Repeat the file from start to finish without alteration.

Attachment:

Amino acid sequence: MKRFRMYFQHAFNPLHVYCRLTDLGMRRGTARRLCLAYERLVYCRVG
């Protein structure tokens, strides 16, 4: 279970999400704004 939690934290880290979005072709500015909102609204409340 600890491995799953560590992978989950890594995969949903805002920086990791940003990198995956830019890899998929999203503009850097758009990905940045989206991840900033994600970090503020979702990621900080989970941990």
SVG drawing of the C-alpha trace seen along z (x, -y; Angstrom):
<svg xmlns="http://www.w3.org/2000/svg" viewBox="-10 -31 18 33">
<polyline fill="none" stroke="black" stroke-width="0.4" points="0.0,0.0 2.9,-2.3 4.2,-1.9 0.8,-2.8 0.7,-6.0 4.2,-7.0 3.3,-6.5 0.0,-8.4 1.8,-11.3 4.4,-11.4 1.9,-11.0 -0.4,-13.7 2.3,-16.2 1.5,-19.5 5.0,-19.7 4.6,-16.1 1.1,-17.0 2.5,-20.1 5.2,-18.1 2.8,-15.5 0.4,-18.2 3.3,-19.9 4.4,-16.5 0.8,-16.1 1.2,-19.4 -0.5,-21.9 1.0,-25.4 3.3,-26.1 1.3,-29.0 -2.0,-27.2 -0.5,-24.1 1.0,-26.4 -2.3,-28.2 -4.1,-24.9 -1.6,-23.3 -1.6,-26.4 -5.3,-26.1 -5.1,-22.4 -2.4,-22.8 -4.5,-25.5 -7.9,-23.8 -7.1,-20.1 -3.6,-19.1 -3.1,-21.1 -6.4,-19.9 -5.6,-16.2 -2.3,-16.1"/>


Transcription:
Amino acid sequence: MKRFRMYFQHAFNPLHVYCRLTDLGMRRGTARRLCLAYERLVYCRVG
């Protein structure tokens, strides 16, 4: 279970999400704004 939690934290880290979005072709500015909102609204409340 600890491995799953560590992978989950890594995969949903805002920086990791940003990198995956830019890899998929999203503009850097758009990905940045989206991840900033994600970090503020979702990621900080989970941990």
SVG drawing of the C-alpha trace seen along z (x, -y; Angstrom):
<svg xmlns="http://www.w3.org/2000/svg" viewBox="-10 -31 18 33">
<polyline fill="none" stroke="black" stroke-width="0.4" points="0.0,0.0 2.9,-2.3 4.2,-1.9 0.8,-2.8 0.7,-6.0 4.2,-7.0 3.3,-6.5 0.0,-8.4 1.8,-11.3 4.4,-11.4 1.9,-11.0 -0.4,-13.7 2.3,-16.2 1.5,-19.5 5.0,-19.7 4.6,-16.1 1.1,-17.0 2.5,-20.1 5.2,-18.1 2.8,-15.5 0.4,-18.2 3.3,-19.9 4.4,-16.5 0.8,-16.1 1.2,-19.4 -0.5,-21.9 1.0,-25.4 3.3,-26.1 1.3,-29.0 -2.0,-27.2 -0.5,-24.1 1.0,-26.4 -2.3,-28.2 -4.1,-24.9 -1.6,-23.3 -1.6,-26.4 -5.3,-26.1 -5.1,-22.4 -2.4,-22.8 -4.5,-25.5 -7.9,-23.8 -7.1,-20.1 -3.6,-19.1 -3.1,-21.1 -6.4,-19.9 -5.6,-16.2 -2.3,-16.1"/>